Review: “Time Machines Go Both Ways: Past and Future in H. G. Wells and W. H. Hodgson”, Andy Sawyer, 2014.
Wells looks forward, Hodgson looks backwards.
Both The Night Land and The House on the Borderland present their stories as found manuscripts from long ago. Even The Night Land, a tale of the far future, is presented in an old manuscript. Wells presents his story in the present. His narrator speaks to his contemporaries.
Hodgson style is “sickly, verbose, over-sentimental, and grotesque” according to Lin Carter’s introduction to the reprinted The Night Land.
However, Hodgson may have been attempting alienation via language, through both future wonders and archaic prose. His tenses tangle in passages. Sawyer thinks Hodgson’s archaic language, his frequent protestations of uncertainty and addresses to the reader, work against evoking the future.
Finally, Sawyer notes that Wells speaks of a collective future, Hodgson of an individual’s future. (I would argue that The Night Land may be an individual’s quest, but the Last Redoubt, with its besieged humanity, is never far from the reader’s mind.)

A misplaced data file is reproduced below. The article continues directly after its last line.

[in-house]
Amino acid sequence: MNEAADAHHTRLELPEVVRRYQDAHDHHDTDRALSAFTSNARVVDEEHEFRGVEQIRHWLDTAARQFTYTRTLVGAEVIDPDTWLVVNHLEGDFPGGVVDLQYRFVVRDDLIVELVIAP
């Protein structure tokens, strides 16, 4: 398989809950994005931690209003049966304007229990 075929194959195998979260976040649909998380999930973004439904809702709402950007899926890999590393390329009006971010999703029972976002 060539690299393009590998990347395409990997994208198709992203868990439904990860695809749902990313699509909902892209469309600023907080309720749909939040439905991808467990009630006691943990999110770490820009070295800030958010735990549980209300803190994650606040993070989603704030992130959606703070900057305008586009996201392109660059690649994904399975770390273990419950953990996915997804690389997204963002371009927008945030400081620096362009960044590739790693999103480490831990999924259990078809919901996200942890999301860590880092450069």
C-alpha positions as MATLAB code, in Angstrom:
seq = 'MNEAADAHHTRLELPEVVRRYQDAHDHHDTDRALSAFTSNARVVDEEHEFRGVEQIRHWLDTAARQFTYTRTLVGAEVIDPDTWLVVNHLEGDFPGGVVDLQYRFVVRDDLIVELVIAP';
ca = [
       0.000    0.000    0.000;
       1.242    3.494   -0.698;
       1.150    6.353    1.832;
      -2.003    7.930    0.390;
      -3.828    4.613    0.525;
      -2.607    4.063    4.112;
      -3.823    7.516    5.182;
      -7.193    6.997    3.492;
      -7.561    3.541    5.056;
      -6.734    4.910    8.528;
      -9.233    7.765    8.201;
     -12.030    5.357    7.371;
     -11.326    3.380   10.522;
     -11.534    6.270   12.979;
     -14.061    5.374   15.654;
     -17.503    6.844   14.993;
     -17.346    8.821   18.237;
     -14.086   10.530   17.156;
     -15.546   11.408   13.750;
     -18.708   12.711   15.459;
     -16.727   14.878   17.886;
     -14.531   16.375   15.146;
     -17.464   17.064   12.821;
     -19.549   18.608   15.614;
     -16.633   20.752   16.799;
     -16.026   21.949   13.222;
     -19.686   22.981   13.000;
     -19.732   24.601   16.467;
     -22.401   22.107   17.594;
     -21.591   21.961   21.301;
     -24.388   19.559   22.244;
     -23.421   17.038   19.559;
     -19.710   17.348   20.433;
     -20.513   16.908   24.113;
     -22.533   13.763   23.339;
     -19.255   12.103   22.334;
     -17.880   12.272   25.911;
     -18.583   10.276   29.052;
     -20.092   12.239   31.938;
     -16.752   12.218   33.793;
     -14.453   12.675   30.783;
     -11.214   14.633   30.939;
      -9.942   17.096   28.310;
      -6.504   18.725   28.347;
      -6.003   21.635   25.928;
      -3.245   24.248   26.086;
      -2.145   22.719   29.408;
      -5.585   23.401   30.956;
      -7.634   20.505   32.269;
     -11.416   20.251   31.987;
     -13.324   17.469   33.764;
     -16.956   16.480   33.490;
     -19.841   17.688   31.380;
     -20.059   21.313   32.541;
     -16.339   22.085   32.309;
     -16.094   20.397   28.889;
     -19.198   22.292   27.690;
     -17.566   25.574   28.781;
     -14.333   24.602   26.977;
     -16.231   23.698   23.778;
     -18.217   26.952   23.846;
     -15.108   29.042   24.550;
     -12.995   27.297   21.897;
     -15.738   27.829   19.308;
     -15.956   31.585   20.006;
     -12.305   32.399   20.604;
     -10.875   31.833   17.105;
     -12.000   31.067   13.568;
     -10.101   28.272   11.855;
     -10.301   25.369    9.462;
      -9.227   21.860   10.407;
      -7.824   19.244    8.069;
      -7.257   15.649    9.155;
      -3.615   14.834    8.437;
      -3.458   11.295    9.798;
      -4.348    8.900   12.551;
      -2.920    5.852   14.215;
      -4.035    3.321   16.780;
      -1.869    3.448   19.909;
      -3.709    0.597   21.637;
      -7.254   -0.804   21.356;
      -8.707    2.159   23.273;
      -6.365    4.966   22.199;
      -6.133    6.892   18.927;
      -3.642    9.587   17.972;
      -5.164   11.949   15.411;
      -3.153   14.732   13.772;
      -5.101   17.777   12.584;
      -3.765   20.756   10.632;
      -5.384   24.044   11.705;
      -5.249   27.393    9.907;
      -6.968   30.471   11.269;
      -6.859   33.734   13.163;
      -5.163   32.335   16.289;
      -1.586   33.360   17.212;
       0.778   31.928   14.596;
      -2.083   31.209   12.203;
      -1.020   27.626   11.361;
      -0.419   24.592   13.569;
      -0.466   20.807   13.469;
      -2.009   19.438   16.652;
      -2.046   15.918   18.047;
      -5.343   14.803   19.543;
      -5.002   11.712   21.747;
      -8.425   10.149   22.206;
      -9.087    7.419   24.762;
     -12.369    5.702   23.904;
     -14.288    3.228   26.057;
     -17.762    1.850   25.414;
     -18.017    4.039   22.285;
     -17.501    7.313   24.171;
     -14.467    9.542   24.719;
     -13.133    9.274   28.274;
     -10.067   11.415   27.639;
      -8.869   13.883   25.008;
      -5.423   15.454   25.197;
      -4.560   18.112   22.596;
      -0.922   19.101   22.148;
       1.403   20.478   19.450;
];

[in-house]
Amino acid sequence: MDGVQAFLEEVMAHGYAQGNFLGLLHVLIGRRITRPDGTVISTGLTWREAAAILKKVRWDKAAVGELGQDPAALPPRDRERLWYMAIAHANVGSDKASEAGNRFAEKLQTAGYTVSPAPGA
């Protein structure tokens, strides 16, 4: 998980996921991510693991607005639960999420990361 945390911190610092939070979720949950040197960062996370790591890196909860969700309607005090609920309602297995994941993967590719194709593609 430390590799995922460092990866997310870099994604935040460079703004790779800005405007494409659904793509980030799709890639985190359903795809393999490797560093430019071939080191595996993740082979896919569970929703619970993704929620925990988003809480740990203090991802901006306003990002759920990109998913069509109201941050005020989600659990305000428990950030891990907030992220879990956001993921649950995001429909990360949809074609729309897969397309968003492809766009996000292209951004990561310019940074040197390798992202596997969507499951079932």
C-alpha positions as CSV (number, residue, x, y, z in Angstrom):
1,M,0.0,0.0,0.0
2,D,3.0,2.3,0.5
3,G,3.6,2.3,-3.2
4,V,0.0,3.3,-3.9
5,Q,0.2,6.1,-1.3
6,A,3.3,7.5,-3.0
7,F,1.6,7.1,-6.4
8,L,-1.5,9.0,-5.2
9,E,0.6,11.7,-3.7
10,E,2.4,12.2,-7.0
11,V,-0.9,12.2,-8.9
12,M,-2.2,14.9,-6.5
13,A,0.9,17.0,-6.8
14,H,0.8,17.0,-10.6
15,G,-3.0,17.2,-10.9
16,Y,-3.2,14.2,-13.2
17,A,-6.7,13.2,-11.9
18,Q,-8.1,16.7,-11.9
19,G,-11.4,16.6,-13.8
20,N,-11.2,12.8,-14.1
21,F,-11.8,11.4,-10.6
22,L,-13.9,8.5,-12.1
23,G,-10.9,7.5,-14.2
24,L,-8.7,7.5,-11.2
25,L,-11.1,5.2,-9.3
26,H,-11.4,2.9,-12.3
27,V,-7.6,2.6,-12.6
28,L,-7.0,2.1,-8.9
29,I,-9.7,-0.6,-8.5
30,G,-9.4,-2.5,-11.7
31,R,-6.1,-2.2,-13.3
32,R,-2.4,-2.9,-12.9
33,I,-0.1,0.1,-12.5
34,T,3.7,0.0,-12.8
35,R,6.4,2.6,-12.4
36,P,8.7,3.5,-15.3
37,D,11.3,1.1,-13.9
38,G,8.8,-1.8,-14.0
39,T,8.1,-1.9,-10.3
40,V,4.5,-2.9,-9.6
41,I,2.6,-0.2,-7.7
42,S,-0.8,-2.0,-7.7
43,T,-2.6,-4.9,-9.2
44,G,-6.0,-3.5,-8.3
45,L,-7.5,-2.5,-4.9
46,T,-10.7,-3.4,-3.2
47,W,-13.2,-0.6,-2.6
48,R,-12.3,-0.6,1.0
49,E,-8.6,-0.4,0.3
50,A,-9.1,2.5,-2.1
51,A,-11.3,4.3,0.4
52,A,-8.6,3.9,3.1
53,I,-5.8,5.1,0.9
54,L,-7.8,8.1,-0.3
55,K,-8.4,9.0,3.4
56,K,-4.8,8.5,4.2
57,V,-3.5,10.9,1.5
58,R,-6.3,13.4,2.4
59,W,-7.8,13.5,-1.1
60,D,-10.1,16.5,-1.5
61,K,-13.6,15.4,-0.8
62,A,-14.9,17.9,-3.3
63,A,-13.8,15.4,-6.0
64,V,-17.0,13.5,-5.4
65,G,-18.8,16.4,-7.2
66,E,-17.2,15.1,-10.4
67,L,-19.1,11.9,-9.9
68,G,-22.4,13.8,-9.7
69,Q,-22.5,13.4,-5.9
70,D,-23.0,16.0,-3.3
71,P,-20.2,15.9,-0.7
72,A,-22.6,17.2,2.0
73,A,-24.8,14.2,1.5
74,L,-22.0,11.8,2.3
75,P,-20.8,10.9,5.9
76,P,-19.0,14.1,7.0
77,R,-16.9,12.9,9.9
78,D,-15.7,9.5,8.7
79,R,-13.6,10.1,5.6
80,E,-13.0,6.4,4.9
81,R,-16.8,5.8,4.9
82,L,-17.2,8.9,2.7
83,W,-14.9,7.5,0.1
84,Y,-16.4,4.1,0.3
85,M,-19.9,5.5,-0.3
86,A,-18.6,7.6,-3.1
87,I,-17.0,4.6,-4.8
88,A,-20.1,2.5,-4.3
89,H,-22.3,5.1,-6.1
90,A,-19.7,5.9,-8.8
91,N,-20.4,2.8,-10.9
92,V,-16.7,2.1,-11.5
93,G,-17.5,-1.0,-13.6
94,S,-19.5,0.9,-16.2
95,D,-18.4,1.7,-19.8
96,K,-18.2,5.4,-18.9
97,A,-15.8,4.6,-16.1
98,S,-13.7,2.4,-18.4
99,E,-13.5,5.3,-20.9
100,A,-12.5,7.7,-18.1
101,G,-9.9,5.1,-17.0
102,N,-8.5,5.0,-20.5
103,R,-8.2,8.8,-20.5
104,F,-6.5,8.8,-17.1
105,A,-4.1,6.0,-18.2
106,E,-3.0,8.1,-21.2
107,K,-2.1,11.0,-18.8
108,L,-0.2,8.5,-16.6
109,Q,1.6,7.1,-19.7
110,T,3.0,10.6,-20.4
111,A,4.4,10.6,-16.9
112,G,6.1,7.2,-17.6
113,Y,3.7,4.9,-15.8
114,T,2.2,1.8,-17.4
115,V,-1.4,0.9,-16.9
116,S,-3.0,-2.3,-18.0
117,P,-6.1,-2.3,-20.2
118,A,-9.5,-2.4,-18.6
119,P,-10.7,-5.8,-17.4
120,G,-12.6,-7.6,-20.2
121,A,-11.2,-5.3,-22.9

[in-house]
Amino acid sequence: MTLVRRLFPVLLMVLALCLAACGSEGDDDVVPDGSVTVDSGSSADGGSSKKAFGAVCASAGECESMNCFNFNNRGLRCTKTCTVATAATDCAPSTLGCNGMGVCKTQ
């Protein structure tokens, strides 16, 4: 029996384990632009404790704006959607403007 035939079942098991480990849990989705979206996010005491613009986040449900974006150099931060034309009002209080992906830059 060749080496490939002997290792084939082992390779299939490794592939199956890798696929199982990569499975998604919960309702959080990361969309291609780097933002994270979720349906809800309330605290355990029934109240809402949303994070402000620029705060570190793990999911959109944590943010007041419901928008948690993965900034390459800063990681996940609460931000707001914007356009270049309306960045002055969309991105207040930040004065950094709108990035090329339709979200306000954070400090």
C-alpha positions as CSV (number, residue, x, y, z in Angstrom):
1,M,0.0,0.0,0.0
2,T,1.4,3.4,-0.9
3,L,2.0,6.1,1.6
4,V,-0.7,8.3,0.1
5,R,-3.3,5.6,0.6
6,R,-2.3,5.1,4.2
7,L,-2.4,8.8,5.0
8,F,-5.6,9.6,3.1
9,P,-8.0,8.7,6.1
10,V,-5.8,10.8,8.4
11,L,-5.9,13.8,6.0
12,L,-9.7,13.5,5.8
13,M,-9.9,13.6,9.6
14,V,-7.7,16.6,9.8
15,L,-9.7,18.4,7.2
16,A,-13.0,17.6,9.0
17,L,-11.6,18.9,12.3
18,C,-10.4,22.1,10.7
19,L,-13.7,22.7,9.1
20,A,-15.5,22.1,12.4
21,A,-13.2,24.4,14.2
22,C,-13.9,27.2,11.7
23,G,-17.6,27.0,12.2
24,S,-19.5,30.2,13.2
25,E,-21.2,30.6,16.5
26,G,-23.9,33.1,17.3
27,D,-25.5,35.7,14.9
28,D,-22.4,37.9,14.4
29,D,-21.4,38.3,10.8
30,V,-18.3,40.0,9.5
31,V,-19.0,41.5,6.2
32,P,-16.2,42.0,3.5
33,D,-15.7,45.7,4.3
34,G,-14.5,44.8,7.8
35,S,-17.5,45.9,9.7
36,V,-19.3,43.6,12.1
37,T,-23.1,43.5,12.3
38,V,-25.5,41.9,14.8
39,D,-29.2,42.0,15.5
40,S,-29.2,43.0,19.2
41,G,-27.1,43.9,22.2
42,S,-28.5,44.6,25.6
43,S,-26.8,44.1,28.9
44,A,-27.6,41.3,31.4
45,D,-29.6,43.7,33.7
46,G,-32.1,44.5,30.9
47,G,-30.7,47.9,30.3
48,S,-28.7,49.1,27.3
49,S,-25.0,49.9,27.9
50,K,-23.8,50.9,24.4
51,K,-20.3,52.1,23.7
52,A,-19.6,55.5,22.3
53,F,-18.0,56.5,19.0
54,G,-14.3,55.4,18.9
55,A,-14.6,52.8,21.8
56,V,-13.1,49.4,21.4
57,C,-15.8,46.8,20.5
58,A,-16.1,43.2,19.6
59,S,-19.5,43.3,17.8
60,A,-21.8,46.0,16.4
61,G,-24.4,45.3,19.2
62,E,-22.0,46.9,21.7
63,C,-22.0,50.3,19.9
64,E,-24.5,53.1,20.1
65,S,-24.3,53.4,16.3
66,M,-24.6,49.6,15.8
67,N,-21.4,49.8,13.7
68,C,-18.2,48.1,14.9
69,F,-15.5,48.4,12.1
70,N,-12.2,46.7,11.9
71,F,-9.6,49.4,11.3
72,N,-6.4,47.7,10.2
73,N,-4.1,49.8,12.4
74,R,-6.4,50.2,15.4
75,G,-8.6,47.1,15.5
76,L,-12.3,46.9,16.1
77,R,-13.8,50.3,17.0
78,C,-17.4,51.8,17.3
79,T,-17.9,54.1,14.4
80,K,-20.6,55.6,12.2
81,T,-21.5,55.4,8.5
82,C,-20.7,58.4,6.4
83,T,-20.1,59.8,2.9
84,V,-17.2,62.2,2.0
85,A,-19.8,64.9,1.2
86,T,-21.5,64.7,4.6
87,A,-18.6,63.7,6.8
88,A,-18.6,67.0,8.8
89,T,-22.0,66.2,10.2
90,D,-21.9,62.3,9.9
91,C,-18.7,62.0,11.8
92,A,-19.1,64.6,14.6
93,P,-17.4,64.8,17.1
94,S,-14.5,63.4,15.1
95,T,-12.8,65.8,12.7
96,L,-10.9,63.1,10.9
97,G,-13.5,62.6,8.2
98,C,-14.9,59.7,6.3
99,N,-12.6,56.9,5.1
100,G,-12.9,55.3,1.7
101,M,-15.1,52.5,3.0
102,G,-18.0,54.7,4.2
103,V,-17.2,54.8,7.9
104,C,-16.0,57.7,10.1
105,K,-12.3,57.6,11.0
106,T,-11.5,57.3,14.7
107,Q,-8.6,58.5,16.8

Hodgson’s novel forcibly reminds us it is written by a man from the past. Wells’ narrator may be a contemporary man, but his contemplations are future-minded.
Both The House on the Borderland and The Time Machine have scenes set underground.
Wells’ novel is full of “mathematical and scientific speculation” and ends with the contemplation on the death of human civilization. The House on the Borderland ends with the imminent death of one man.
Both The House on the Borderland and The Time Machine have journeys into the future.
The language of Wells is much clearer and scientific, designed to slickly suspend disbelief. Hodgson infuses his language with dread and mystery. It is the language, sometimes, of Spiritualism.